Following your feedback, we decided to make IPv6 RIPEness a production service. We are currently working on some new features. Stay tuned!
In the previous article IPv6 RIPEness - One Year Later, I asked several questions about additional features and criteria and the future of this service. Thanks to your support on the RIPE NCC members-discuss mailing list and on RIPE Labs itself, we are now moving IPv6 RIPEness to production service! We did not make any significant changes to the service yet, but there is a progress. See below some examples.
To visualise the IPv6 RIPEness in our service region, we are working on a way to show IPv6 RIPEness per country on a map. Please see a below a quick-and-dirty first attempt, using Google Chart Tools (Thanks, Emile & Iñigo!). To make coding easy, we presented the percentages of four-star Local Internet Registries (LIRs) per country on a gradient scale, from red to green, comparable to a traffic-light (rather than the "ripe fruit" colouring scheme used earlier). In the image below, this means: countries with the highest number of four-star LIRs are marked in green, countries with the lowest number of four-star LIRs are marked red. Keeping this in mind, you can see that the following countries are leading: Portugal, Moldova, Armenia, The Netherlands and Slovenia.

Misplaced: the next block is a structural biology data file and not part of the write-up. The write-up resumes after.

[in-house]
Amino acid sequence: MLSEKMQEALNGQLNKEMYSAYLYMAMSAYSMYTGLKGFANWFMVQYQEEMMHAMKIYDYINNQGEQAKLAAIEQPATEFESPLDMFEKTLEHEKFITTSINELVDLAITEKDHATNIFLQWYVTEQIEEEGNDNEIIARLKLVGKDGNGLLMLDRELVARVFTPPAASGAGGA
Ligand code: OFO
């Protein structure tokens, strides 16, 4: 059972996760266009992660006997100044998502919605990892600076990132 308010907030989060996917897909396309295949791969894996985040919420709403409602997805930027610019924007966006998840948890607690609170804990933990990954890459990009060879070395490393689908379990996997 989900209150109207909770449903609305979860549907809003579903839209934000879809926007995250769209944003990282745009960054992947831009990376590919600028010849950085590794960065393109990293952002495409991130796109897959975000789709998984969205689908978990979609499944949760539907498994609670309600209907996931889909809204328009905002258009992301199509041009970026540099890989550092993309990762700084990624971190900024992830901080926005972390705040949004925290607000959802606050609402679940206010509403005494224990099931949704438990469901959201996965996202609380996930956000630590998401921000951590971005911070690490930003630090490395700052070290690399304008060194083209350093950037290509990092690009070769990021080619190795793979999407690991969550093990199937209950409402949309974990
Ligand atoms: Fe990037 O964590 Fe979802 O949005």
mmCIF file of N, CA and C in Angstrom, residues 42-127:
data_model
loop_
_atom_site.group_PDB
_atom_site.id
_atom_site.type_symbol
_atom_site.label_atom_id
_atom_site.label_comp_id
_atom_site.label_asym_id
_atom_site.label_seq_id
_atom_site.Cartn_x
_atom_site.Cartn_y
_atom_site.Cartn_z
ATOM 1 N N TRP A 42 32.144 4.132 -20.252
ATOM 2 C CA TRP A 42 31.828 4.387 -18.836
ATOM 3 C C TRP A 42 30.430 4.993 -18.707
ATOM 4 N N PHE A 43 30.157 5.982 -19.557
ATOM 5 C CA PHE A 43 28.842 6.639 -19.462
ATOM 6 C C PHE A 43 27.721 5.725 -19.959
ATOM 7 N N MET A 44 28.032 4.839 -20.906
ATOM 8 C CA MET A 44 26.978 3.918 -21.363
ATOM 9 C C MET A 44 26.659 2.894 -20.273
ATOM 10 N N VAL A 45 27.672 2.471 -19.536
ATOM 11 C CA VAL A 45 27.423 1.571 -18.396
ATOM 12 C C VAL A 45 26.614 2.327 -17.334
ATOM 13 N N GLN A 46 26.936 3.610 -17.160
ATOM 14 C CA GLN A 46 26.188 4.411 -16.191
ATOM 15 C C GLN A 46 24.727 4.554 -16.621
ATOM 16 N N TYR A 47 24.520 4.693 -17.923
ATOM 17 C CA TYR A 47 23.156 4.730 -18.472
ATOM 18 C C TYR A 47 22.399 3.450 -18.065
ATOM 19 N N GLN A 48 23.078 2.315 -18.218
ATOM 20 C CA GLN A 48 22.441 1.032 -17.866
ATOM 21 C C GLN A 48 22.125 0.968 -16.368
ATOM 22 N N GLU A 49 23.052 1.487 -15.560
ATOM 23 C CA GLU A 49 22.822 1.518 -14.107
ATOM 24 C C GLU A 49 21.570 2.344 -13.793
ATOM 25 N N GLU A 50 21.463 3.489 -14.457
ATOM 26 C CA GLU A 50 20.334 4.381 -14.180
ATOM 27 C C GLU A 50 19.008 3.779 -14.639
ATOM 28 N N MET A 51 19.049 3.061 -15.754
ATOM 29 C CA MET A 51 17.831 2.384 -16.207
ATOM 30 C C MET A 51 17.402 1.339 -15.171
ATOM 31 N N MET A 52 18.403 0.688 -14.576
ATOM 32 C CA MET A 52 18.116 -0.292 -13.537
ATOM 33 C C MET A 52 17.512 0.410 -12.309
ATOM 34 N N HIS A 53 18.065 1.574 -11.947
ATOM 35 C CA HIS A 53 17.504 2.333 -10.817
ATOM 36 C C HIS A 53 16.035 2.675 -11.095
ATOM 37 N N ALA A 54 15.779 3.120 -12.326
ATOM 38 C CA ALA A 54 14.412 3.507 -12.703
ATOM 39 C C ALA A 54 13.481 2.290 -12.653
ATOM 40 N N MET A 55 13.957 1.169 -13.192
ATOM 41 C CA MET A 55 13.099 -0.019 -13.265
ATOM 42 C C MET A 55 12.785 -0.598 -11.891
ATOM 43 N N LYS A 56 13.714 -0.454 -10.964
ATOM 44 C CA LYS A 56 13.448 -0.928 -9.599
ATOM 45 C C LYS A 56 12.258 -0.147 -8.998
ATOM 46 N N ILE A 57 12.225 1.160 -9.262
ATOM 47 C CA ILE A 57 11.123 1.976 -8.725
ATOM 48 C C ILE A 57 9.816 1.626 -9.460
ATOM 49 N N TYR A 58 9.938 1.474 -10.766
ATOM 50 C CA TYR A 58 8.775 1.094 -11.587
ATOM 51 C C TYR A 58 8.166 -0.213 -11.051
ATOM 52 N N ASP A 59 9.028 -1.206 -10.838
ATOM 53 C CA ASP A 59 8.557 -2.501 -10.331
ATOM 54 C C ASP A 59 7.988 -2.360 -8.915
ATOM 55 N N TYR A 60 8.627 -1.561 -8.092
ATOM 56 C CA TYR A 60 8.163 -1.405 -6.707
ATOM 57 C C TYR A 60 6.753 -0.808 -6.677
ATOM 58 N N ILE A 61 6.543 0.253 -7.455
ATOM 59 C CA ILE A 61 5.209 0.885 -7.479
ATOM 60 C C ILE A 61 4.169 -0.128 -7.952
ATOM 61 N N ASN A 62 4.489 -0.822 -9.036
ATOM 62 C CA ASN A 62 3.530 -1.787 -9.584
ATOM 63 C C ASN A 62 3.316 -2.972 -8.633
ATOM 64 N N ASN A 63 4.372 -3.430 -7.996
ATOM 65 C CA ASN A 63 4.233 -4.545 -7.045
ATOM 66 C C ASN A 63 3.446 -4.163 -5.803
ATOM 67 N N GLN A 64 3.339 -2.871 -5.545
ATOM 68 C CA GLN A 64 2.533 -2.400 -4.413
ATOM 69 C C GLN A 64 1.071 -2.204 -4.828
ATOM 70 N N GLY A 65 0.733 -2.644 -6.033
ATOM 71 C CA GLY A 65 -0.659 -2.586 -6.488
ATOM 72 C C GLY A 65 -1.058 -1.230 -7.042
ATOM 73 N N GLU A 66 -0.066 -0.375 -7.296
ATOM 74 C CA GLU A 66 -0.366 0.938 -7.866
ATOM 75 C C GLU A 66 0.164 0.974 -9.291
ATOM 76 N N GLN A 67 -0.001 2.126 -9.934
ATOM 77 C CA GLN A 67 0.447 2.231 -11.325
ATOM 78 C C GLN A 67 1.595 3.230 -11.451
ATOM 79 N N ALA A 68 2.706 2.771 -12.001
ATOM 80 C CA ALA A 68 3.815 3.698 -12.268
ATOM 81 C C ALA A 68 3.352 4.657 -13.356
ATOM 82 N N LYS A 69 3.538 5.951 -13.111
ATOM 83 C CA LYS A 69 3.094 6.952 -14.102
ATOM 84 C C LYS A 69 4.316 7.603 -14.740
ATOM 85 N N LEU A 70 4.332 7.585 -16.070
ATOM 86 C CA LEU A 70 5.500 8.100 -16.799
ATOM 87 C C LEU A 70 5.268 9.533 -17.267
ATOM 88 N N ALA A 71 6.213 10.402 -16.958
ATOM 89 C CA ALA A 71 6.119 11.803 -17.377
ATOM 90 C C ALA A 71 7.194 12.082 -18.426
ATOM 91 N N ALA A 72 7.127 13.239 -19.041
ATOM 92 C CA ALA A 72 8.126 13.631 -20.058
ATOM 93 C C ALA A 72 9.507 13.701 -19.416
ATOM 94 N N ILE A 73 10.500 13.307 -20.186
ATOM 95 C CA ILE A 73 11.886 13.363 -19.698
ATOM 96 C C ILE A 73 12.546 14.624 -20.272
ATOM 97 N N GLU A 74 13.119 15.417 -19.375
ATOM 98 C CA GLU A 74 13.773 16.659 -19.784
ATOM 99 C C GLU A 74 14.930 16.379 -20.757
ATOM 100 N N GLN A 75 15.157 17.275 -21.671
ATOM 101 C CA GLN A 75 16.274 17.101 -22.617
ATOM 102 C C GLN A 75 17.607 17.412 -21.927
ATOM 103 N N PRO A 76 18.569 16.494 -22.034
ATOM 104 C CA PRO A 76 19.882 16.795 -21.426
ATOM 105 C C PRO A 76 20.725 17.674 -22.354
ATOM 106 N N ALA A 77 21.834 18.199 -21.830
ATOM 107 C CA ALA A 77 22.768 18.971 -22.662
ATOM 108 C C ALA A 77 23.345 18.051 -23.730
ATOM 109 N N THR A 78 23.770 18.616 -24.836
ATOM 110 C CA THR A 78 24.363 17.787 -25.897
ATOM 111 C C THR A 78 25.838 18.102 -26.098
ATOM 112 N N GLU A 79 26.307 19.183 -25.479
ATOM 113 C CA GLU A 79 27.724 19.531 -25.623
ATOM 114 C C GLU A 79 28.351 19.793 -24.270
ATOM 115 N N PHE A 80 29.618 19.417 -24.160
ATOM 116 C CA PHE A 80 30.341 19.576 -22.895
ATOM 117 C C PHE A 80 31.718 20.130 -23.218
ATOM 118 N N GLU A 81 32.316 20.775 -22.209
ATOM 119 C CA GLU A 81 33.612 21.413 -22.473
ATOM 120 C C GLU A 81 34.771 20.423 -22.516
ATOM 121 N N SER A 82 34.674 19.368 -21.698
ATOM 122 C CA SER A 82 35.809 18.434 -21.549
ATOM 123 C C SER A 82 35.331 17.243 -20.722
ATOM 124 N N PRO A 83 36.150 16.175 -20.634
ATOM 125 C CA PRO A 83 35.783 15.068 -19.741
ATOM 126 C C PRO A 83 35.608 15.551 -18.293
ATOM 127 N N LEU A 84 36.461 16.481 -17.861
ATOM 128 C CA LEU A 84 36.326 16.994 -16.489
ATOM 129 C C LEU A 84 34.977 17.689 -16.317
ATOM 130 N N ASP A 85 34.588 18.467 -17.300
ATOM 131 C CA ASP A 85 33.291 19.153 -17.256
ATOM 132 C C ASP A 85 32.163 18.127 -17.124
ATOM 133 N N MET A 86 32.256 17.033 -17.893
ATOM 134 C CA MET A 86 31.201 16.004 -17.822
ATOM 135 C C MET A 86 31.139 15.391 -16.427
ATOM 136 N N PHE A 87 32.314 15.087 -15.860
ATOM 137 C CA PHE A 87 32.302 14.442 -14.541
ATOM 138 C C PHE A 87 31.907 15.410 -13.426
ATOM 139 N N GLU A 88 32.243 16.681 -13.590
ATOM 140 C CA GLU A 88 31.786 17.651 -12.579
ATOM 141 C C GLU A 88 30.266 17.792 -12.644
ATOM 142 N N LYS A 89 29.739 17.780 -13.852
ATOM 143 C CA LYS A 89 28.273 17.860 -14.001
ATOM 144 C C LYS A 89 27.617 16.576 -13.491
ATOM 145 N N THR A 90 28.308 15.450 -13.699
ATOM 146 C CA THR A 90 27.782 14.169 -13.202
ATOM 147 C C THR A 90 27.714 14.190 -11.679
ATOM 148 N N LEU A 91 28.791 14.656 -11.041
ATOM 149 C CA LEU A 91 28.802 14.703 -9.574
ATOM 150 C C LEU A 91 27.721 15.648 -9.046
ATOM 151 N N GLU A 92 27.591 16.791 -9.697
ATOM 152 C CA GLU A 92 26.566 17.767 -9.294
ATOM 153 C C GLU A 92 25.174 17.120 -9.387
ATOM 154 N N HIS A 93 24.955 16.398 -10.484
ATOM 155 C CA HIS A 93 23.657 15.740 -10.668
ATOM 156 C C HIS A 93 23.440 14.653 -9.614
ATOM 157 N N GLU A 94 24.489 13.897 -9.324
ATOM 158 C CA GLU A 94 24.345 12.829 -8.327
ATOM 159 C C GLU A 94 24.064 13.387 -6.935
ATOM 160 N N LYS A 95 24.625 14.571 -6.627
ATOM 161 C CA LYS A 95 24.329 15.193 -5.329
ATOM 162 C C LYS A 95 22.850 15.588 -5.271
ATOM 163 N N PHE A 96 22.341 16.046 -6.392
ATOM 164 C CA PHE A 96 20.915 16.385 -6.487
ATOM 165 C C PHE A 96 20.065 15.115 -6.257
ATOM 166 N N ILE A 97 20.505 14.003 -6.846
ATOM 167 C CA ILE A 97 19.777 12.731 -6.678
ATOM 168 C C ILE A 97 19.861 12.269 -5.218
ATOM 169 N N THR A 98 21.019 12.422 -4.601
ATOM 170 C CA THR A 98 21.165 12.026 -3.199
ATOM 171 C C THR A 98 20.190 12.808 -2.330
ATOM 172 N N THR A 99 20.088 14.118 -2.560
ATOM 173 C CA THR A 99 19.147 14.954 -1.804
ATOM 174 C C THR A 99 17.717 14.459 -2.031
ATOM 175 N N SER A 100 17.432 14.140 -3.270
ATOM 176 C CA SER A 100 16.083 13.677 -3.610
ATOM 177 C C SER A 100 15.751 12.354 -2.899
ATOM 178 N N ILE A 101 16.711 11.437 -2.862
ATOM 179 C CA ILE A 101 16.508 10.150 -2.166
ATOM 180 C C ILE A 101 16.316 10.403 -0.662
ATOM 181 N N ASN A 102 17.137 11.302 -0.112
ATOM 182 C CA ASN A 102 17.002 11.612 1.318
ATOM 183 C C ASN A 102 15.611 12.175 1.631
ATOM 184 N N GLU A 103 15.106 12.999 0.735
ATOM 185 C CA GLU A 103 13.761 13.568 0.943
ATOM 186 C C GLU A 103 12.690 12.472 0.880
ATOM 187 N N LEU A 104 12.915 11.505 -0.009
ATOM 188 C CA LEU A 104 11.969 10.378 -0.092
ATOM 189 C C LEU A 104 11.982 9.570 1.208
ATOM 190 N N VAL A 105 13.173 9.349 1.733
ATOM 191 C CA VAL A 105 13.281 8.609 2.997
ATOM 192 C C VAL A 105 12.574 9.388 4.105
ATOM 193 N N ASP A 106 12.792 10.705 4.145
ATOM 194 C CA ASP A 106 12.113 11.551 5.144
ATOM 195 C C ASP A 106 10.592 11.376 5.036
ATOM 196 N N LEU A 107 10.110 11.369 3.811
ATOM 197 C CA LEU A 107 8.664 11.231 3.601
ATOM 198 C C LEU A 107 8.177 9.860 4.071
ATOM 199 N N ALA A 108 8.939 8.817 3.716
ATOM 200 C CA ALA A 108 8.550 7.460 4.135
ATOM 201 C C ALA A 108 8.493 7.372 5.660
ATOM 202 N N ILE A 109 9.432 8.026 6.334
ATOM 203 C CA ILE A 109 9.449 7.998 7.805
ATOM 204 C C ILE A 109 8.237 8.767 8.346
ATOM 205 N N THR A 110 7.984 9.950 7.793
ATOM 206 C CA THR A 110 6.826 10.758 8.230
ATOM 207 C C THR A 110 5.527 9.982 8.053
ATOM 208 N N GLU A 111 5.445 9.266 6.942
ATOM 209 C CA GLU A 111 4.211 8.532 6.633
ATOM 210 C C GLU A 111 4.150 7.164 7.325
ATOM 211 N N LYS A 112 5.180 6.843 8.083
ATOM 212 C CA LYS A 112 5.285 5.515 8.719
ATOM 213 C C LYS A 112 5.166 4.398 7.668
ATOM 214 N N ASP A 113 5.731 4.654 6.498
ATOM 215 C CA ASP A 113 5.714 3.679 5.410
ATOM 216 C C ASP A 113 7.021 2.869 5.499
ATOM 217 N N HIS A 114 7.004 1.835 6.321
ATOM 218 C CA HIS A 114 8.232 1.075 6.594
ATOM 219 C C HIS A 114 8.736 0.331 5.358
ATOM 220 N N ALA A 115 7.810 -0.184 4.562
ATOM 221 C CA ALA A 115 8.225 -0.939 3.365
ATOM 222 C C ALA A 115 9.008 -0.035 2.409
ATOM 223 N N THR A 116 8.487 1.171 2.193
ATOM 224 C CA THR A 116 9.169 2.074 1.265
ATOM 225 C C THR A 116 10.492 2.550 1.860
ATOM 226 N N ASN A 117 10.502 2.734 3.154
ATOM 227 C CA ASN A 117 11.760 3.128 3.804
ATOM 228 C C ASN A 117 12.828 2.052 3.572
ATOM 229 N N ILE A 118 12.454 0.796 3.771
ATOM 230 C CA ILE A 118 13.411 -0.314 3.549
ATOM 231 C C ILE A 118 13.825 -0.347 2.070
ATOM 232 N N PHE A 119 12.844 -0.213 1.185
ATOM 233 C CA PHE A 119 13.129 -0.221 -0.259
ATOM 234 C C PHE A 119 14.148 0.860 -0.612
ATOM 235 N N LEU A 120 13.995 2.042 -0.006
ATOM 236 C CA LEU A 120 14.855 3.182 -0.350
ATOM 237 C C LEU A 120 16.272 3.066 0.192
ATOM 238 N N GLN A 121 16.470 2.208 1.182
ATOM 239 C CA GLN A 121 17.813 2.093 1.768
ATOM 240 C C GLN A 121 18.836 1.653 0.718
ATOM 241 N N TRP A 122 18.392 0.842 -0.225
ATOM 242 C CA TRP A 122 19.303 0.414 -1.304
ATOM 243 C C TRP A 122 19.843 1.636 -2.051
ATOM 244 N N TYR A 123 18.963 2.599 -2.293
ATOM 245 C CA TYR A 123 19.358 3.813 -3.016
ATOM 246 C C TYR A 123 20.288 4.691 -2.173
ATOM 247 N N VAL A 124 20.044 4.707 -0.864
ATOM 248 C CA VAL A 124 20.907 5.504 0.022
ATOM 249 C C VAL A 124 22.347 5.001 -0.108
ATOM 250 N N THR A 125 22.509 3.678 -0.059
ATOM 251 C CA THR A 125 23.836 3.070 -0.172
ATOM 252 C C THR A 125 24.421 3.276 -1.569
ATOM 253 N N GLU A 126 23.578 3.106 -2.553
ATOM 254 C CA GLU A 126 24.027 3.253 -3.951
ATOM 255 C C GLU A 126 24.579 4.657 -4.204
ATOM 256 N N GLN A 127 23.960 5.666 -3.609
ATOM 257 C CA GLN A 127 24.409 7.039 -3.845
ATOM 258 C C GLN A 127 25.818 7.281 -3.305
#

Figure 1: Map showing IPv6 RIPEness in the RIPE NCC service region(green = country with highest number of four-star IPv6 RIPEness; red= countries with lowest number of four-star LIRs)
Since the initial purpose of the IPv6 RIPEness rating was to determine which country needs more attention and training, we analysed the impact RIPE NCC IPv6 training courses have on the IPv6 RIPEness in a country. The most stunning example was Armenia: In March 2011 the RIPE NCC organied an IPv6 course there. Within 3 weeks after the course there was a 20% increase in the number of IPv6 allocations! And even now, Armenia has the 2nd highest total RIPEness score in the RIPE NCC service region: (74% of all LIRs in Armenia have one-to-four stars vs. 26% that have zero stars), just after Slovenia (78% vs. 22%), and just before Romania (73% vs. 27%) & Portugal (71% vs. 29%).
My colleagues Emile Aben & Marco Hogewoning are currently researching the impact of events (such as courses or conferences ) on the IPv6 deployment so more. The findings will be presented at RIPE63 in Vienna.
The relative ratings are obviously biased towards countries with a small number of LIRs. The graph below shows the absolute values for IPv6 RIPEness in the 15 countries with the largest number of LIRs.
Figue 2: IPv6 RIPEness in the 15 countries with the highest number of LIRs
The total number of LIRs with IPv6 address space did not reach 50%, as some people were hoping. As shown in the image below, 54% of all LIRs with still has zero stars which means they don't have an IPv6 allocation. One of the possible reasons is the sharp growth in the number of new LIRs: since the last IPv6 RIPEness count in May 2011, there were 390 more LIRs; the number of LIRs requesting IPv6 space was bigger (516 LIRs) - but percentage wise, we are still “transitioning” slowly.
Figure 3: Percentage of LIRs with one to four stars as measured end on 25 October 2011
I am also working with other RIRs on a global IPv6 RIPEess rating – stay tuned!